Preface to First Edition

The study and teaching of critical thinking (also known as informal logic) is relatively rare in Australia. There is little to guide the keen student or teacher in the development of skills for analysis and reasoning in everyday work and study The orientation of most of the available books on this subject is more traditionally logical, and this orientation further complicates the process of teaching and learning applied critical thinking skills, since it tends to remove the use of reasoning and logical analysis from even its most basic social contexts.

Smart Thinking is designed to provide a simple, but not simplistic, guide for the development of critical thinking and analytical skills. It combines the undoubted strengths of the informal logical approach with a newer—but often-overlooked— insight: that reasoning and analysis are always communicative acts. I would not pretend that one can easily resolve the epistemological tensions between, on the one hand, the commonly held commitments to objective judgment and truth that underpin 'logic' as a mode of analysis and, on the other, the social relativism and intersubjectivity that a communicative-theory approach demands. However, from a pragmatic point of view, there is considerable profit to be gained from letting these two distinct approaches jostle alongside one another. Moreover, for all my attempts to keep competing epistemological ideas to a minimum in Smart Thinking, the book cannot remain purely practical'. Simple advice on 'better thinking' rubs up against deep and important matters of philosophy in a way that, I hope, creates a constructive interaction between the ease with which one can begin to improve one's thinking and the complexity of thinking about smart thinking.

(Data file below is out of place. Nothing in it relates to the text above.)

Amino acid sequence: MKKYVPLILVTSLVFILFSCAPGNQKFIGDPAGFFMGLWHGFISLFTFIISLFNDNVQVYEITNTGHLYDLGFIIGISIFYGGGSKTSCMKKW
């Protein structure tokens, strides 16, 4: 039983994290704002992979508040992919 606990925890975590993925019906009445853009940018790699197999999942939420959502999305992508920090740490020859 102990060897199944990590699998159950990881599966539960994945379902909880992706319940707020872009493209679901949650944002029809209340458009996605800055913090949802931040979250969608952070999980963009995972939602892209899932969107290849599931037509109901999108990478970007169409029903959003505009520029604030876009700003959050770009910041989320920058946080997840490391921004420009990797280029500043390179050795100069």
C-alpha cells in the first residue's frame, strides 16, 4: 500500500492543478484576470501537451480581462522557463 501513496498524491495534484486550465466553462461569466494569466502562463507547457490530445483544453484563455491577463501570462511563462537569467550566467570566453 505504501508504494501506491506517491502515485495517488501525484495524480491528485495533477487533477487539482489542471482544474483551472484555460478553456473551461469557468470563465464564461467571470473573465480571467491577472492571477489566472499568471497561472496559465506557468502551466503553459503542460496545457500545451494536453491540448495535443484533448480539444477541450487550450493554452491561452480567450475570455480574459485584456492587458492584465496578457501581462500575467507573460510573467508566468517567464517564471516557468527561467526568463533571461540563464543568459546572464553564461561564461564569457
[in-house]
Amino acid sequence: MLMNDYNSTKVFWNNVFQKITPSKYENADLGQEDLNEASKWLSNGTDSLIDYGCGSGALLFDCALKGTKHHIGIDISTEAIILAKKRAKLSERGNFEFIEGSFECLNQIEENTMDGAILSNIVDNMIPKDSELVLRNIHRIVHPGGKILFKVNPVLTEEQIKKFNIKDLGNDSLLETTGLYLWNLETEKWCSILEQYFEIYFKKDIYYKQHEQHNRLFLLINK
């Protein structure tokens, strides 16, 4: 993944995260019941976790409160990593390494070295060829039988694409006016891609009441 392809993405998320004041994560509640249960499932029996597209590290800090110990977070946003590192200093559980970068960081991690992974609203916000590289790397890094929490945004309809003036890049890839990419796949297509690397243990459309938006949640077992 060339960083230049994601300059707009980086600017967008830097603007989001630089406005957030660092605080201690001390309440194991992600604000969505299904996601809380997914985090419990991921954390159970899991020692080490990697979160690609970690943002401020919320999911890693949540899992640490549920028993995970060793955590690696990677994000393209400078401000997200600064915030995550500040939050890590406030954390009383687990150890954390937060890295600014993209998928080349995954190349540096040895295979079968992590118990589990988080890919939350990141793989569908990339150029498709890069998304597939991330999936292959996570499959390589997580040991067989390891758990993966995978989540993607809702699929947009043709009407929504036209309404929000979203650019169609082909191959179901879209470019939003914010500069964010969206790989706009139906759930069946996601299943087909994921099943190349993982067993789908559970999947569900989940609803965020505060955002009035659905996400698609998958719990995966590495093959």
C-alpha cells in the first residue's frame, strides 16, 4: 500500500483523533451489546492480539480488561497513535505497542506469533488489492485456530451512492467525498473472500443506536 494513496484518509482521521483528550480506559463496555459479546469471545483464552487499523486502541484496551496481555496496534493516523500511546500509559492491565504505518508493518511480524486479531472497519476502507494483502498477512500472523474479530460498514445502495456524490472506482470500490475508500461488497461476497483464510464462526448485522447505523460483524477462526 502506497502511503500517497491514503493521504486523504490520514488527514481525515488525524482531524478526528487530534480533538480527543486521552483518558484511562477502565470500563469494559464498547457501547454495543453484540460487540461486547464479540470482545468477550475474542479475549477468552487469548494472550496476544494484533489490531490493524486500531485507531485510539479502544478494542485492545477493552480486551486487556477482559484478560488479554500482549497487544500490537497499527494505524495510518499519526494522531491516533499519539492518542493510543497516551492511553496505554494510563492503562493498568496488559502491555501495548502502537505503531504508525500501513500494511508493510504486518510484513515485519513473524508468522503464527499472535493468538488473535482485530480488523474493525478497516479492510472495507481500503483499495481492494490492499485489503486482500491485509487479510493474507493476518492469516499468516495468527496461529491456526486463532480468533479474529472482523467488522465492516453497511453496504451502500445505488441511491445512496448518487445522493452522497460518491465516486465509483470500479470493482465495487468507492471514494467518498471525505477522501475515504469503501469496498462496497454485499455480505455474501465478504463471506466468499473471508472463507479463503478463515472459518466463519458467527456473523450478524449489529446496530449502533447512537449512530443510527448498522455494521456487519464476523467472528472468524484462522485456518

While I myself work theoretically within post-structuralist frameworks, Smart Thinkings bias towards communicative issues stems primarily from the very practical experiences I had in developing and teaching a critical thinking unit (Applied Reasoning 200) at Curtin University of Technology in Perth. On the basis of my experiences with many hundreds of students, I am confident in asserting that it is wrong to divorce analytical thinking from its communicative context. Outside the narrow confines of some academic disciplines, communication takes place on a viii mainp - vast scale, with far too little critical analysis to support it. It is precisely at the junction between 'knowledge as something one knows' and 'knowledge as a function of communication' that most of us need assistance in sharpening up our thinking skills.

My work in Applied Reasoning 200 has not only helped my own development as a critical thinker but has given me the opportunity to test ideas and approaches on a captive audience. So, my first debt of gratitude is to all the students who have, in so many ways, contributed to the writing of this book. Applied Reasoning 200 also became the focal point for a series of collegial relationships from which I have benefited enormously. For their assistance, insights (and perseverance with often impractical ideas), my thanks are extended to Patrick Bertola, Gina Koczberski, Des Thornton, and especially, Eamon Murphy, all of Curtin University. Thanks also to Will Christensen, Dennis Taylor, and Roy Jones for their positive encouragement as heads of academic departments. I also owe a debt of gratitude to Richard Bosworth, who some years ago, when I began to study at university, first taught me that critical enquiry involves asking about the 'who', 'when', 'why', and 'how', as well as the 'what' that was the staple of high school study. Michelle Forster and Emma Rooksby provided invaluable research assistance and general help; both are fine young philosophers. Thanks, as well, to my publisher, Jill Lane, and editor, Lucy Davison, of Oxford University Press. Finally, I could not have written this book without the unstinting support and reassurance of my wife Jane and stepdaughter Verity; most of all, they remind me that a person cannot live on logic alone and confirm in my mind that life must be lived, not just with analytical reserve, but also with passion and commitment.

Matthew Allen Perth

September 1996

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